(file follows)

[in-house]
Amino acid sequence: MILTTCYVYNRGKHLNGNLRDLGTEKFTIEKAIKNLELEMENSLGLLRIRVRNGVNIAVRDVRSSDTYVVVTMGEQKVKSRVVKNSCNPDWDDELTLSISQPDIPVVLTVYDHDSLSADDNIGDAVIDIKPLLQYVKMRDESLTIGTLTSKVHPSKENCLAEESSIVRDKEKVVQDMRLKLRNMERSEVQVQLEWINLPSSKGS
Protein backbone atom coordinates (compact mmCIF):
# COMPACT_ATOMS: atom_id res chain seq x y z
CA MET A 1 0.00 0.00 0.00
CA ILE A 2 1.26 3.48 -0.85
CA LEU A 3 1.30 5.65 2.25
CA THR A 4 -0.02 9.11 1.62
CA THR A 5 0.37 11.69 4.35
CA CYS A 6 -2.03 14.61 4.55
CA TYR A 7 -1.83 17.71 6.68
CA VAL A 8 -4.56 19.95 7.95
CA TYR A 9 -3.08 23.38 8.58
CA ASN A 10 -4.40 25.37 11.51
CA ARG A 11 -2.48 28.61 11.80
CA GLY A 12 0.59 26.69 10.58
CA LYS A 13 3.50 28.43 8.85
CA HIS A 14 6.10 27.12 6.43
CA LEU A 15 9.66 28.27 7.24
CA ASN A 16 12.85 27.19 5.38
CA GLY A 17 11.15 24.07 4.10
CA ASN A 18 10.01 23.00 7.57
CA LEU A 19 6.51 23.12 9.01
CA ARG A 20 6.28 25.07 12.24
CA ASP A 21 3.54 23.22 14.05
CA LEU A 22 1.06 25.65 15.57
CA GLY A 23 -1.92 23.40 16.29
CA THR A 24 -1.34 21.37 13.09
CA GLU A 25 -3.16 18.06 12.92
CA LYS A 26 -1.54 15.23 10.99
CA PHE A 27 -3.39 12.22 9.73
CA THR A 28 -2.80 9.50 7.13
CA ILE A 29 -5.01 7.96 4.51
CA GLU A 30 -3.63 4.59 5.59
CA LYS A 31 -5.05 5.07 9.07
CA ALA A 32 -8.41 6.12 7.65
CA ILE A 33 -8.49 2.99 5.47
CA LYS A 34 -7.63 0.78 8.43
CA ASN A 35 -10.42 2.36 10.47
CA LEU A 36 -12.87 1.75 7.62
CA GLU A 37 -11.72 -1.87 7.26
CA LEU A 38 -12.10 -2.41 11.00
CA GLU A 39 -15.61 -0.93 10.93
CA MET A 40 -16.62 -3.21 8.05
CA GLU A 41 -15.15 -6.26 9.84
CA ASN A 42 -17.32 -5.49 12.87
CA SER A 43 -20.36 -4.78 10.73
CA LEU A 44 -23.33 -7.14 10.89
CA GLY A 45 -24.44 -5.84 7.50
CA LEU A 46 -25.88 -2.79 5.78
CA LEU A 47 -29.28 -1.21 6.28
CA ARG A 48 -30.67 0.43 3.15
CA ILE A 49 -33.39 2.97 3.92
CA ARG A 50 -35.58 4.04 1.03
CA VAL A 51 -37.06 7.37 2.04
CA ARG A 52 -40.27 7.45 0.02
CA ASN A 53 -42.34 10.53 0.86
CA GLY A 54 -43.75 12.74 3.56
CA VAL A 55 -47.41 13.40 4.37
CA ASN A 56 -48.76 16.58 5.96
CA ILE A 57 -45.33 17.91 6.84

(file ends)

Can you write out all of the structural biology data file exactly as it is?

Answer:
[in-house]
Amino acid sequence: MILTTCYVYNRGKHLNGNLRDLGTEKFTIEKAIKNLELEMENSLGLLRIRVRNGVNIAVRDVRSSDTYVVVTMGEQKVKSRVVKNSCNPDWDDELTLSISQPDIPVVLTVYDHDSLSADDNIGDAVIDIKPLLQYVKMRDESLTIGTLTSKVHPSKENCLAEESSIVRDKEKVVQDMRLKLRNMERSEVQVQLEWINLPSSKGS
Protein backbone atom coordinates (compact mmCIF):
# COMPACT_ATOMS: atom_id res chain seq x y z
CA MET A 1 0.00 0.00 0.00
CA ILE A 2 1.26 3.48 -0.85
CA LEU A 3 1.30 5.65 2.25
CA THR A 4 -0.02 9.11 1.62
CA THR A 5 0.37 11.69 4.35
CA CYS A 6 -2.03 14.61 4.55
CA TYR A 7 -1.83 17.71 6.68
CA VAL A 8 -4.56 19.95 7.95
CA TYR A 9 -3.08 23.38 8.58
CA ASN A 10 -4.40 25.37 11.51
CA ARG A 11 -2.48 28.61 11.80
CA GLY A 12 0.59 26.69 10.58
CA LYS A 13 3.50 28.43 8.85
CA HIS A 14 6.10 27.12 6.43
CA LEU A 15 9.66 28.27 7.24
CA ASN A 16 12.85 27.19 5.38
CA GLY A 17 11.15 24.07 4.10
CA ASN A 18 10.01 23.00 7.57
CA LEU A 19 6.51 23.12 9.01
CA ARG A 20 6.28 25.07 12.24
CA ASP A 21 3.54 23.22 14.05
CA LEU A 22 1.06 25.65 15.57
CA GLY A 23 -1.92 23.40 16.29
CA THR A 24 -1.34 21.37 13.09
CA GLU A 25 -3.16 18.06 12.92
CA LYS A 26 -1.54 15.23 10.99
CA PHE A 27 -3.39 12.22 9.73
CA THR A 28 -2.80 9.50 7.13
CA ILE A 29 -5.01 7.96 4.51
CA GLU A 30 -3.63 4.59 5.59
CA LYS A 31 -5.05 5.07 9.07
CA ALA A 32 -8.41 6.12 7.65
CA ILE A 33 -8.49 2.99 5.47
CA LYS A 34 -7.63 0.78 8.43
CA ASN A 35 -10.42 2.36 10.47
CA LEU A 36 -12.87 1.75 7.62
CA GLU A 37 -11.72 -1.87 7.26
CA LEU A 38 -12.10 -2.41 11.00
CA GLU A 39 -15.61 -0.93 10.93
CA MET A 40 -16.62 -3.21 8.05
CA GLU A 41 -15.15 -6.26 9.84
CA ASN A 42 -17.32 -5.49 12.87
CA SER A 43 -20.36 -4.78 10.73
CA LEU A 44 -23.33 -7.14 10.89
CA GLY A 45 -24.44 -5.84 7.50
CA LEU A 46 -25.88 -2.79 5.78
CA LEU A 47 -29.28 -1.21 6.28
CA ARG A 48 -30.67 0.43 3.15
CA ILE A 49 -33.39 2.97 3.92
CA ARG A 50 -35.58 4.04 1.03
CA VAL A 51 -37.06 7.37 2.04
CA ARG A 52 -40.27 7.45 0.02
CA ASN A 53 -42.34 10.53 0.86
CA GLY A 54 -43.75 12.74 3.56
CA VAL A 55 -47.41 13.40 4.37
CA ASN A 56 -48.76 16.58 5.96
CA ILE A 57 -45.33 17.91 6.84